The Trimble PP-RTX is a point-to-point communications protocol designed to provide real-time, centimeter-level positions through its satellite-delivered global positioning service. The subscription service provides the geographic reach needed for capturing the data.

With its roots and experience in the aerial cinema industry, GEO1 has needed to produce quality work quickly in challenging environments.

According to Chapple, the cinema industry is the definition of urgency. “You don’t tell a film director that the shoot needs to be delayed because of logistics or equipment issues. On a feature film set, there could literally be hundreds of extras, expensive props and multiple camera crews waiting on the helicopter to be in position.

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Ron Chapple working in the Arctic Circle on a nature documentary for National Geographic.

“In aerial filming, the aerial director creates the optimal shot, not unlike making the optimal flight path for an electrical corridor scan. The resulting data is then edited by another team, music added, and the final story (or deliverable) is shared with the audience. I view lidar data in much the same way… there’s a crew that pulls together all the technical details and acquires the information. Once the data files are processed, analyzed, and prepared, they become our deliverable to the desired audience. Understanding the workflow and making sure the film director or processing team has excellent information with lots of options is our standard operating procedure.”

Ron Chapple’s business roots helped shape the current processes found in the company.

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Chapple, working on a helicopter-based aerial filming project.

“I started my business career as a commercial and advertising photographer and then transitioned into aerial cinematography about 15 years ago,” Chapple said. “My company, Aerial Filmworks, worked on numerous nature documentary projects for National Geographic, BBC, and the National Park Service along with a few feature films and commercial projects.”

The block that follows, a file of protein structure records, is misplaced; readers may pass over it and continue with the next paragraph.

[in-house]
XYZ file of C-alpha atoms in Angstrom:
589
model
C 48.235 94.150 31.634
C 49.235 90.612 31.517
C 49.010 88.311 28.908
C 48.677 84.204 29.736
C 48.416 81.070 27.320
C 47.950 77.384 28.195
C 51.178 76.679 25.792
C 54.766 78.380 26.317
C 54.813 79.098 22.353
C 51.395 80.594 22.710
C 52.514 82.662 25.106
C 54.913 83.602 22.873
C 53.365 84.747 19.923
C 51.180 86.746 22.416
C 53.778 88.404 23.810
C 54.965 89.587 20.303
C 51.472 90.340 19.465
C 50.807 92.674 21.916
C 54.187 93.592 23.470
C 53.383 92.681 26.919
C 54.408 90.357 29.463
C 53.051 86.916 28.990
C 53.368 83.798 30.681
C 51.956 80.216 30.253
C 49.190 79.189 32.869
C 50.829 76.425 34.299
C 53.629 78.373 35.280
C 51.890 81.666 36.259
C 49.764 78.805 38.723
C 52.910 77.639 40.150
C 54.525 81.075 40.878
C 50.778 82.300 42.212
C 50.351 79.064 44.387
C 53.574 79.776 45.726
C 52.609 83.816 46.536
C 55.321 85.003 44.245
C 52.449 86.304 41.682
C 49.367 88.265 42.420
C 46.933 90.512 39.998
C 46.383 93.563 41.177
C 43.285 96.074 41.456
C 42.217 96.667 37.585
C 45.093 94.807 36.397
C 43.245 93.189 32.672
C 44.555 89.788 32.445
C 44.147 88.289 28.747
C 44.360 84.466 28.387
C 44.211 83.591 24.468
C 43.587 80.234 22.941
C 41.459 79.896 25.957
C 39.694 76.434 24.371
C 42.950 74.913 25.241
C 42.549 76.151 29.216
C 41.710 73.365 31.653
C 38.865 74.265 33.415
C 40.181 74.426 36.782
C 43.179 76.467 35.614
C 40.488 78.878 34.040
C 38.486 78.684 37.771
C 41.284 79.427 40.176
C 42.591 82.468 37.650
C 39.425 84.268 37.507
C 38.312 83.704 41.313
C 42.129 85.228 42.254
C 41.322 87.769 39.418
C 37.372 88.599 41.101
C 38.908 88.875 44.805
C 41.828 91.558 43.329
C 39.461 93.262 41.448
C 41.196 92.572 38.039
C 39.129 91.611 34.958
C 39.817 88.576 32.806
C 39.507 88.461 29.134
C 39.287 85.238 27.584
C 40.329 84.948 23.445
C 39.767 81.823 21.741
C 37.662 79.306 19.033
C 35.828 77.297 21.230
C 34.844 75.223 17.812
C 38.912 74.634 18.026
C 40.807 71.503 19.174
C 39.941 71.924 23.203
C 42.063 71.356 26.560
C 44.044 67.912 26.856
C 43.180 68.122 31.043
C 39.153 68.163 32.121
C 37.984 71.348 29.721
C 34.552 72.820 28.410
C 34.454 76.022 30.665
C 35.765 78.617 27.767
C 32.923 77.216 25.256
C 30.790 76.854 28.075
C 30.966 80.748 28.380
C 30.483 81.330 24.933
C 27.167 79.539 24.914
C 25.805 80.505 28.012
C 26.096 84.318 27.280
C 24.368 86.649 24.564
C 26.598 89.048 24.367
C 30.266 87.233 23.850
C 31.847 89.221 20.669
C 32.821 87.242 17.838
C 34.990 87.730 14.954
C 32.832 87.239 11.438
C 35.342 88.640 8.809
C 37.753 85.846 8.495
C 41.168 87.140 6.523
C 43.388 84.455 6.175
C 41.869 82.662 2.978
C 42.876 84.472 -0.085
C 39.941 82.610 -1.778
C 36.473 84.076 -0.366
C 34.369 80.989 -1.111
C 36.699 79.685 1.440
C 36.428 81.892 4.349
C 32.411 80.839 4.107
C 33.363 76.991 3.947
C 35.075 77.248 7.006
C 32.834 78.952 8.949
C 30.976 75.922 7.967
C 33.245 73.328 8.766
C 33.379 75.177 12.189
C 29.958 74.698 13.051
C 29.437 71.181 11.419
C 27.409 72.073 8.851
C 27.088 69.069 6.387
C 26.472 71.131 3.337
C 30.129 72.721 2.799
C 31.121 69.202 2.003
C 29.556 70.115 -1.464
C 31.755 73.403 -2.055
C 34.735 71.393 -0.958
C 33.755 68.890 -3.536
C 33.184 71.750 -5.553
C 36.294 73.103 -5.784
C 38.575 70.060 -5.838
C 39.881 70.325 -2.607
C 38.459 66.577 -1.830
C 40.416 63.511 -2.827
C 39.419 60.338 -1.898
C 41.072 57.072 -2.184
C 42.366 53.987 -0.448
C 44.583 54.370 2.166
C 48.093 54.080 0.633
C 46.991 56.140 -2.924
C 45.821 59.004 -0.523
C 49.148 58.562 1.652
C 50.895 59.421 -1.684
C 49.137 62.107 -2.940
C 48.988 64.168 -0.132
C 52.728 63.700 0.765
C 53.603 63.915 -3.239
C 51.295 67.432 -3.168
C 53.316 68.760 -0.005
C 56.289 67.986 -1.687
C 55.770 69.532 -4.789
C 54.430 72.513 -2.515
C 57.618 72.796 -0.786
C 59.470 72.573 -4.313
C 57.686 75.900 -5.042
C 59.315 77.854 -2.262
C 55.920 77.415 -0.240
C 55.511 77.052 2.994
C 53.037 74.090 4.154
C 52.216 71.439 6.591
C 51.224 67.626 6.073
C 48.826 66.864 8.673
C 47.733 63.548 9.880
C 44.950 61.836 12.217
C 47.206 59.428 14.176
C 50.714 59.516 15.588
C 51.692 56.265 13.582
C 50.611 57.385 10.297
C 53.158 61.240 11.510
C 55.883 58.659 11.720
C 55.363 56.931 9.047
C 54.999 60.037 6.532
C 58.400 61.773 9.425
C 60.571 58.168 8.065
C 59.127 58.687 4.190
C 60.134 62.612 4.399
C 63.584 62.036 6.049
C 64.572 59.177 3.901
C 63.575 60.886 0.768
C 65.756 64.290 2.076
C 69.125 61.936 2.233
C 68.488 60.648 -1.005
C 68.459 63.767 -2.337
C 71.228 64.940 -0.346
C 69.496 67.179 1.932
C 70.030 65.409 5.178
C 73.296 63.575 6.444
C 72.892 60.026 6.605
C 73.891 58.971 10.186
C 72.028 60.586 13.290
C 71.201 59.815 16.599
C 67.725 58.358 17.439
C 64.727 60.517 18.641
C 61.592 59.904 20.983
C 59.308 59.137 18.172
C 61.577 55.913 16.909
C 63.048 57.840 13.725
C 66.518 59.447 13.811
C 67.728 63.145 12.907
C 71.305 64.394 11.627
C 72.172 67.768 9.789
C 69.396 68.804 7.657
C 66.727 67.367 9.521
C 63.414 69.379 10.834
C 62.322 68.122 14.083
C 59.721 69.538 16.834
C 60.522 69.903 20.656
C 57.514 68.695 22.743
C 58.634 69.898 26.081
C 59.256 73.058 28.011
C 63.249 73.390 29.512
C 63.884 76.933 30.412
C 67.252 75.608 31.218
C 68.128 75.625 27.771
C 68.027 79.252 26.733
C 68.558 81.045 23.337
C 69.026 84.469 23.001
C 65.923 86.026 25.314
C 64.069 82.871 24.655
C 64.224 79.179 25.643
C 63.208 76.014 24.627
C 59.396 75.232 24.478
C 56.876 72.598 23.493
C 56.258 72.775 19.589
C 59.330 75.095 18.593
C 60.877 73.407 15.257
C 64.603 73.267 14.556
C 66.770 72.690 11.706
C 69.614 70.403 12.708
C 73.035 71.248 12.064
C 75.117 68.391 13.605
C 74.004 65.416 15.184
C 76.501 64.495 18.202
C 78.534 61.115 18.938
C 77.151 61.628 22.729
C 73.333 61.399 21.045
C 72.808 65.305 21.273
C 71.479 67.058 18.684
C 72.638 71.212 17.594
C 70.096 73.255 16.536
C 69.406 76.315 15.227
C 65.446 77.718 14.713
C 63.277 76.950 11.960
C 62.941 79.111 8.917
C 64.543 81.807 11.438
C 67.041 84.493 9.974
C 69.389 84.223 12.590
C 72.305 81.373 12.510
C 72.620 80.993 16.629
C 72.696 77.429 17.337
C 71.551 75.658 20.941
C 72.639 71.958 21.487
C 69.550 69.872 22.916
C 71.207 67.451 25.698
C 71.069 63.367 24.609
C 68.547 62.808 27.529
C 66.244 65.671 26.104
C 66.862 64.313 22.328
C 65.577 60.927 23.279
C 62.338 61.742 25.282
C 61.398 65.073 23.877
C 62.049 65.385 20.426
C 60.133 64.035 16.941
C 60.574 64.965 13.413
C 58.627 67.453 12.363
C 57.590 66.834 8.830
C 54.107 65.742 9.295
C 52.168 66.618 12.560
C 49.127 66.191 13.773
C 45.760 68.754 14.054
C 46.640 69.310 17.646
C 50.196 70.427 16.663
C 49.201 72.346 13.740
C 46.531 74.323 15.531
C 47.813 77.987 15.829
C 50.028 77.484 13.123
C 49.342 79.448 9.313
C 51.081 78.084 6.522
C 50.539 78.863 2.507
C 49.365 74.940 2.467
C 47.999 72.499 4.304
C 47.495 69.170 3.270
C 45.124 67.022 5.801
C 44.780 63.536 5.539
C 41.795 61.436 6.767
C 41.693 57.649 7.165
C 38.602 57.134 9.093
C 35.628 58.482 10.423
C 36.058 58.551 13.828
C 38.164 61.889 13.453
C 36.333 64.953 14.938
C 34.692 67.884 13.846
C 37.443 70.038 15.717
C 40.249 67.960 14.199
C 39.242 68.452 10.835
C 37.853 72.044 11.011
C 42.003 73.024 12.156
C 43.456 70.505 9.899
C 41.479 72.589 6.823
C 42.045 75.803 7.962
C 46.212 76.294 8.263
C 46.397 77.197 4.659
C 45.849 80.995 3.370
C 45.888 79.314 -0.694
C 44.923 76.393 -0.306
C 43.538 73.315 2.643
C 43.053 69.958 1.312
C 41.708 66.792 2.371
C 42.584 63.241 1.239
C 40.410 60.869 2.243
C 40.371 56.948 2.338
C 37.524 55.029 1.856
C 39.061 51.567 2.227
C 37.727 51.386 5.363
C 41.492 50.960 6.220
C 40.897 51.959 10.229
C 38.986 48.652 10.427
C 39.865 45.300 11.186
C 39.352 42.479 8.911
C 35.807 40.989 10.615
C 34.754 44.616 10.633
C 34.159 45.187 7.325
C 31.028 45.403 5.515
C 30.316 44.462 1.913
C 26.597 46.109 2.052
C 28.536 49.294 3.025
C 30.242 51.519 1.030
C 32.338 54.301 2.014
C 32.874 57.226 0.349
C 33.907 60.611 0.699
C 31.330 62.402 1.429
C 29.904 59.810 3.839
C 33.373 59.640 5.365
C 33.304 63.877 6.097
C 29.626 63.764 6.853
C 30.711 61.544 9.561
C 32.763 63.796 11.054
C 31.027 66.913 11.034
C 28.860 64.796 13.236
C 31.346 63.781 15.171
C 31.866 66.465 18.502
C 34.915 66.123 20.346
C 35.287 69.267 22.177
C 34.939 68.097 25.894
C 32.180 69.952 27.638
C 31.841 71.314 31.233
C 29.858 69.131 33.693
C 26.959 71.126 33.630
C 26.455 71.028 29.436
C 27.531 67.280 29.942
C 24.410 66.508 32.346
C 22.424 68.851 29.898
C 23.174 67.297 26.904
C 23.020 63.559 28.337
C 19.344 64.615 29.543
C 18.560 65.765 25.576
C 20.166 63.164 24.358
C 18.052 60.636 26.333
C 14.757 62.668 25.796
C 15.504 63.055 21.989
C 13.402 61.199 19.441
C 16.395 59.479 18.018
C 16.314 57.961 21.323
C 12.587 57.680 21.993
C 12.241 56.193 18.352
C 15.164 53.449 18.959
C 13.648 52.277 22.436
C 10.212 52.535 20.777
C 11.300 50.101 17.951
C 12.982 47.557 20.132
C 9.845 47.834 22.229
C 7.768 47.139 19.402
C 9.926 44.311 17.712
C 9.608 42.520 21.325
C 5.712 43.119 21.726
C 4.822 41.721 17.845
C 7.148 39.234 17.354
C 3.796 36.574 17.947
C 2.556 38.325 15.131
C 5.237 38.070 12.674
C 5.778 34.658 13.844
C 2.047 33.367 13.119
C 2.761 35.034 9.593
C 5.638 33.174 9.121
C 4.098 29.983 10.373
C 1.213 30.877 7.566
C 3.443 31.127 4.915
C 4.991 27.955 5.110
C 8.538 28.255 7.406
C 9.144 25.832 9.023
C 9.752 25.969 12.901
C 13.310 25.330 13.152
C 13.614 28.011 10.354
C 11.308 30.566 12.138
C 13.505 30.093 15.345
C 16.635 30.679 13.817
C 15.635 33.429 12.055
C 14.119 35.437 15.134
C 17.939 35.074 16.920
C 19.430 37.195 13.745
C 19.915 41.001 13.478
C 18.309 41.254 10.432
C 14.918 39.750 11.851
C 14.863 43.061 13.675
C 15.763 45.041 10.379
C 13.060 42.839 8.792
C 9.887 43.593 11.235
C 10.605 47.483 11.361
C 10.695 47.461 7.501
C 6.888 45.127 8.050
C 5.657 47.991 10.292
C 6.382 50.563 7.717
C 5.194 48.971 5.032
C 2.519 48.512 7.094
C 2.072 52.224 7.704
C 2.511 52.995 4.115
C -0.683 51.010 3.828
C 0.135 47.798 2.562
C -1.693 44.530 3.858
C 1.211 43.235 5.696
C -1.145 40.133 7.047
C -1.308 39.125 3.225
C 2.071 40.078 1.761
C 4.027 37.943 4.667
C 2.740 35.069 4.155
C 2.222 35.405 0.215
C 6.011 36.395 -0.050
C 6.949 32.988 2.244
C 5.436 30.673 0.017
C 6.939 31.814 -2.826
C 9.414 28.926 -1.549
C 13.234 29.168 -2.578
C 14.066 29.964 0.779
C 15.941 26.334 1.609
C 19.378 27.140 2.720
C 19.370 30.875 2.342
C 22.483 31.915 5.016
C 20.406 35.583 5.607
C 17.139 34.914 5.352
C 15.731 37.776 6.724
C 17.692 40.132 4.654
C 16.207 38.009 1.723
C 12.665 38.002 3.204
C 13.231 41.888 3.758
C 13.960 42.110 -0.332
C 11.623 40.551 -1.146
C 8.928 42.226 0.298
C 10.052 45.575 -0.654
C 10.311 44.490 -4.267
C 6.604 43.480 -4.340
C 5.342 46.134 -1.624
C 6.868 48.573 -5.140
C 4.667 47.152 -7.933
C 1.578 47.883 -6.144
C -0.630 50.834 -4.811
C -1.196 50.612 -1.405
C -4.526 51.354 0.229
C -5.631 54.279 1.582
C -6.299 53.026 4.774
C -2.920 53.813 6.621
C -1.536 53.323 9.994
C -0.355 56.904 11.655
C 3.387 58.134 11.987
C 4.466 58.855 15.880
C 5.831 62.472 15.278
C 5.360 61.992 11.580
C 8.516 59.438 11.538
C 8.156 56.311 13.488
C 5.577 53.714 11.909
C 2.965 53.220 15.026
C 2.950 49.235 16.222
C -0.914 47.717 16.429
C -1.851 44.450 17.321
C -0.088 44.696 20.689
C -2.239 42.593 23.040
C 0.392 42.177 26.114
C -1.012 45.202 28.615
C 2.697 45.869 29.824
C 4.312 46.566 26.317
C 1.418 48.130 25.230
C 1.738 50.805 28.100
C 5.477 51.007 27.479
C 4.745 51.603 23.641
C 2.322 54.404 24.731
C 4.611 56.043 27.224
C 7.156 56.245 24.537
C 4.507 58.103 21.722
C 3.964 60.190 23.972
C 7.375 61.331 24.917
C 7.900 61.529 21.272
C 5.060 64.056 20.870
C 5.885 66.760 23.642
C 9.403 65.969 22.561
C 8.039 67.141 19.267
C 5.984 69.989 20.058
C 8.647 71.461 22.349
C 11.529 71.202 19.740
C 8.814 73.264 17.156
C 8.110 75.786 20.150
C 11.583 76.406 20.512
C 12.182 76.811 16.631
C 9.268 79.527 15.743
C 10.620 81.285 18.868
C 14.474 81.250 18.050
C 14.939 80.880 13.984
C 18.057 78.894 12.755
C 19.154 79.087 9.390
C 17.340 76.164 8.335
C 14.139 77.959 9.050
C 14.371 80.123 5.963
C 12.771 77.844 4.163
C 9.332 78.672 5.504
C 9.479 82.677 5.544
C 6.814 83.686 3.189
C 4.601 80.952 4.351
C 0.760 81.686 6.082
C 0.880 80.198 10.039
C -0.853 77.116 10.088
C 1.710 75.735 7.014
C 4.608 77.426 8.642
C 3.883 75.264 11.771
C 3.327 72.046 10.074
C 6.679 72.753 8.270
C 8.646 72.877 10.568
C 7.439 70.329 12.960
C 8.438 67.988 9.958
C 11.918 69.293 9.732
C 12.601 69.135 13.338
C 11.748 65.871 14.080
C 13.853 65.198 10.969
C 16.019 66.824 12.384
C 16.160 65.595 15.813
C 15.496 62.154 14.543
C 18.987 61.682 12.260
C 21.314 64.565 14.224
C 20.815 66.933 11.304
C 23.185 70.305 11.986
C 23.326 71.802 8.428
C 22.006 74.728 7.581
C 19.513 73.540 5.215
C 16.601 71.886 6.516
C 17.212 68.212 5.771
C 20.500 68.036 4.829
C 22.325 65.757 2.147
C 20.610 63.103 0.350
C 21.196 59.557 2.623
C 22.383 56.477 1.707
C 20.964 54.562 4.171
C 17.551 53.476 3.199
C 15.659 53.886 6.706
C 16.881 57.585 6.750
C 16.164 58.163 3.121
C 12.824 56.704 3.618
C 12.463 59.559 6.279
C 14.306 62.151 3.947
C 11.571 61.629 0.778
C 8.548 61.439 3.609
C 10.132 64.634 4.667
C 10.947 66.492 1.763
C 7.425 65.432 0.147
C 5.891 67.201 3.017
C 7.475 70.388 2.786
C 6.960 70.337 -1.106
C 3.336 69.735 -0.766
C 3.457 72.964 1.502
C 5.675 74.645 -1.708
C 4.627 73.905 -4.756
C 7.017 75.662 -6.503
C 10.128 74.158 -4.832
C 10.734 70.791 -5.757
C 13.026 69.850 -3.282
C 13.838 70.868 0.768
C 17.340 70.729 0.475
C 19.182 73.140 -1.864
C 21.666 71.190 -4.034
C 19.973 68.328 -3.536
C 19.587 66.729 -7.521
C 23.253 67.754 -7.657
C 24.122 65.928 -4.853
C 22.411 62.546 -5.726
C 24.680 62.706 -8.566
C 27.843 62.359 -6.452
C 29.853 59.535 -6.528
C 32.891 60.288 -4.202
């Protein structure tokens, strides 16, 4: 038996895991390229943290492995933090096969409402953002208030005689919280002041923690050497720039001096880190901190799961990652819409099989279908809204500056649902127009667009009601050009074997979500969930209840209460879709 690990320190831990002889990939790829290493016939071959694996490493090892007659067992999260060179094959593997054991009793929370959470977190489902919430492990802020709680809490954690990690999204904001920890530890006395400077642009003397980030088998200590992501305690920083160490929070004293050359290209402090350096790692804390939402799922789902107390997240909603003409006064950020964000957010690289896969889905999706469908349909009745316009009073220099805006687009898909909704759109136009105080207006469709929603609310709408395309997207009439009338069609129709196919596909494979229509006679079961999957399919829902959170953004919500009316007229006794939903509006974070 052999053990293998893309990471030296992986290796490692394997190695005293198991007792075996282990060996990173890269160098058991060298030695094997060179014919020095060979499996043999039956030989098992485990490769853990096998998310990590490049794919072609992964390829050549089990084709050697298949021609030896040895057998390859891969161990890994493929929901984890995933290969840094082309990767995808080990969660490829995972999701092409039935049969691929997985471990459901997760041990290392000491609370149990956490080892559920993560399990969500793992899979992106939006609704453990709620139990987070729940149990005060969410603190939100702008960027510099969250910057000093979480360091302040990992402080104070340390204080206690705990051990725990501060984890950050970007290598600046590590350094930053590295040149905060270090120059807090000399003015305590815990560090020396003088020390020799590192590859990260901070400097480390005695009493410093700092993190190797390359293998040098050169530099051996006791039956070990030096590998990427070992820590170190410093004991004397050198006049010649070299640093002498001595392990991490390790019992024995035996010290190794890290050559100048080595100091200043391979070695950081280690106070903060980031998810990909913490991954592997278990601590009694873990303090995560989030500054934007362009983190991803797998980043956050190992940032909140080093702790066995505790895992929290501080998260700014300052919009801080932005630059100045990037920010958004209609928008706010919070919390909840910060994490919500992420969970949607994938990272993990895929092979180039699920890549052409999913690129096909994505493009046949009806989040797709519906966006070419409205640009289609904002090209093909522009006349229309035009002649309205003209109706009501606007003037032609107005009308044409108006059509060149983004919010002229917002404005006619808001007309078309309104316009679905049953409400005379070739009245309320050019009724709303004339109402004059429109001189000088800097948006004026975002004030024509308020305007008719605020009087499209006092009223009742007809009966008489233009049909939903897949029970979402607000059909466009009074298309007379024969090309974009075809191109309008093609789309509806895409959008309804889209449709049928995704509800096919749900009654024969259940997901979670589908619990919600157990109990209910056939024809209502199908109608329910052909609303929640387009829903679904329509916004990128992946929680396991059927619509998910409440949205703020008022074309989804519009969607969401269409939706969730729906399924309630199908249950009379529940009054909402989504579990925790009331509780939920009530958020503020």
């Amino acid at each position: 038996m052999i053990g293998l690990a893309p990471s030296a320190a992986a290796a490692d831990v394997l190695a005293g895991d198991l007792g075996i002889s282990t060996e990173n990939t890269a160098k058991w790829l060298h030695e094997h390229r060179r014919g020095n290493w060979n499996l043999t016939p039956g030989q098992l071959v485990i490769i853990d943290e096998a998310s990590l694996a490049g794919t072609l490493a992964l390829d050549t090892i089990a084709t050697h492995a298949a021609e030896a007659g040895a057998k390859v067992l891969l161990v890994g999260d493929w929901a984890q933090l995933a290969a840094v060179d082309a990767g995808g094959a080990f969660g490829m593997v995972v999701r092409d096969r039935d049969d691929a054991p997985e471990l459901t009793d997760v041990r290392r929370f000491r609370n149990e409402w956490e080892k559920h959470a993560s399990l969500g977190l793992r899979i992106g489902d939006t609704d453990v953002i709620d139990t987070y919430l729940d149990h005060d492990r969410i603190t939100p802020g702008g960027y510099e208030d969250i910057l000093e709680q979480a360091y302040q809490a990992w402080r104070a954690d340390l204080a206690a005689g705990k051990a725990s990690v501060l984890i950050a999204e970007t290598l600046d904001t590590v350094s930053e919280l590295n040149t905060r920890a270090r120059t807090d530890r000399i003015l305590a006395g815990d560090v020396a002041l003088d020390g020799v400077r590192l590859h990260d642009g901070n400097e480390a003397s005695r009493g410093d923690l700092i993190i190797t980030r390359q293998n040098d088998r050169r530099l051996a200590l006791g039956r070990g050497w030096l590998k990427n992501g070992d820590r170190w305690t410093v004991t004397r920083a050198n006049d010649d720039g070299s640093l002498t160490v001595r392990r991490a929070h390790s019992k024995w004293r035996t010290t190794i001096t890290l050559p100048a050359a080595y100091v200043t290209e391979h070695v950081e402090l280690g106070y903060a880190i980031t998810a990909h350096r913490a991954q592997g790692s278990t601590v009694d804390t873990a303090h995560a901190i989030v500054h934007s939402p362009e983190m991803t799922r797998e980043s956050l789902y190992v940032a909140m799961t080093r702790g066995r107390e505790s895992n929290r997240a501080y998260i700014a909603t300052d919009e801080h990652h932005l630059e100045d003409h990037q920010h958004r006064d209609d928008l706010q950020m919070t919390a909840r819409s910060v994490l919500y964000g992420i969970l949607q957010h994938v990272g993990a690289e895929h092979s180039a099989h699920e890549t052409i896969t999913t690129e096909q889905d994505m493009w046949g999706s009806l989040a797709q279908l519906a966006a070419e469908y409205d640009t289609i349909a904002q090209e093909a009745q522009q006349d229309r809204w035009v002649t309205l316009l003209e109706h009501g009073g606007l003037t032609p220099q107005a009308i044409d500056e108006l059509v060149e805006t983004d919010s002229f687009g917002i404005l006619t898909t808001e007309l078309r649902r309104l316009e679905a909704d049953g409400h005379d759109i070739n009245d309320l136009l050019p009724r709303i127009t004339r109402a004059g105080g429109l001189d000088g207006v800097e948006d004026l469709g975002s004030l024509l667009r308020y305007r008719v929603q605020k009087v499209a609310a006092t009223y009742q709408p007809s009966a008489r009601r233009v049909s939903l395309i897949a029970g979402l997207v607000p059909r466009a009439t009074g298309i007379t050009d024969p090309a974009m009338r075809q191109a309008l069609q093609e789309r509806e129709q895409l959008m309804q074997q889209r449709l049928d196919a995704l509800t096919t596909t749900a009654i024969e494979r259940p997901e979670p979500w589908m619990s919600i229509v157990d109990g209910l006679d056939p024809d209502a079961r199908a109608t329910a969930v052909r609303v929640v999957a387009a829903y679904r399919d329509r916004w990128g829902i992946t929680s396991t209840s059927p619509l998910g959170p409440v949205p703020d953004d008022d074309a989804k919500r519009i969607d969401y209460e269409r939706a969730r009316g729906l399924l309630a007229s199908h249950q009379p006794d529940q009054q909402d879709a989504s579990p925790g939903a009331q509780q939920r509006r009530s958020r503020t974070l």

According to Chapple, the GEO1 team is the reason for continual success. Phil Carter, aerial systems director, joined the company six years ago prior to the transition period from Aerial Filmworks to GEO1.

The nature documentary and environmental projects were easy to relate to for new prospective clients, which helped Aerial Filmworks’ business growth.

“Managing complex logistics, travel, and shipping is in our DNA,” stated Carter. “In our time working in aerial cinema, we worked in every US state and 30+ countries, so we knew we needed to build lightweight and durable sensor integrations. All of our equipment cases weigh under 70 pounds in order to be checked as excess baggage for international projects. We’ve also become well versed in exporting gear internationally using ATA carnets, and purchased hardware that does not require special regulatory compliance, which would potentially cause delays in rapid response situations. From our aerial cinema days, we were just about on a first name basis with Customs and Border Protection (CBP) officers at a few airports!”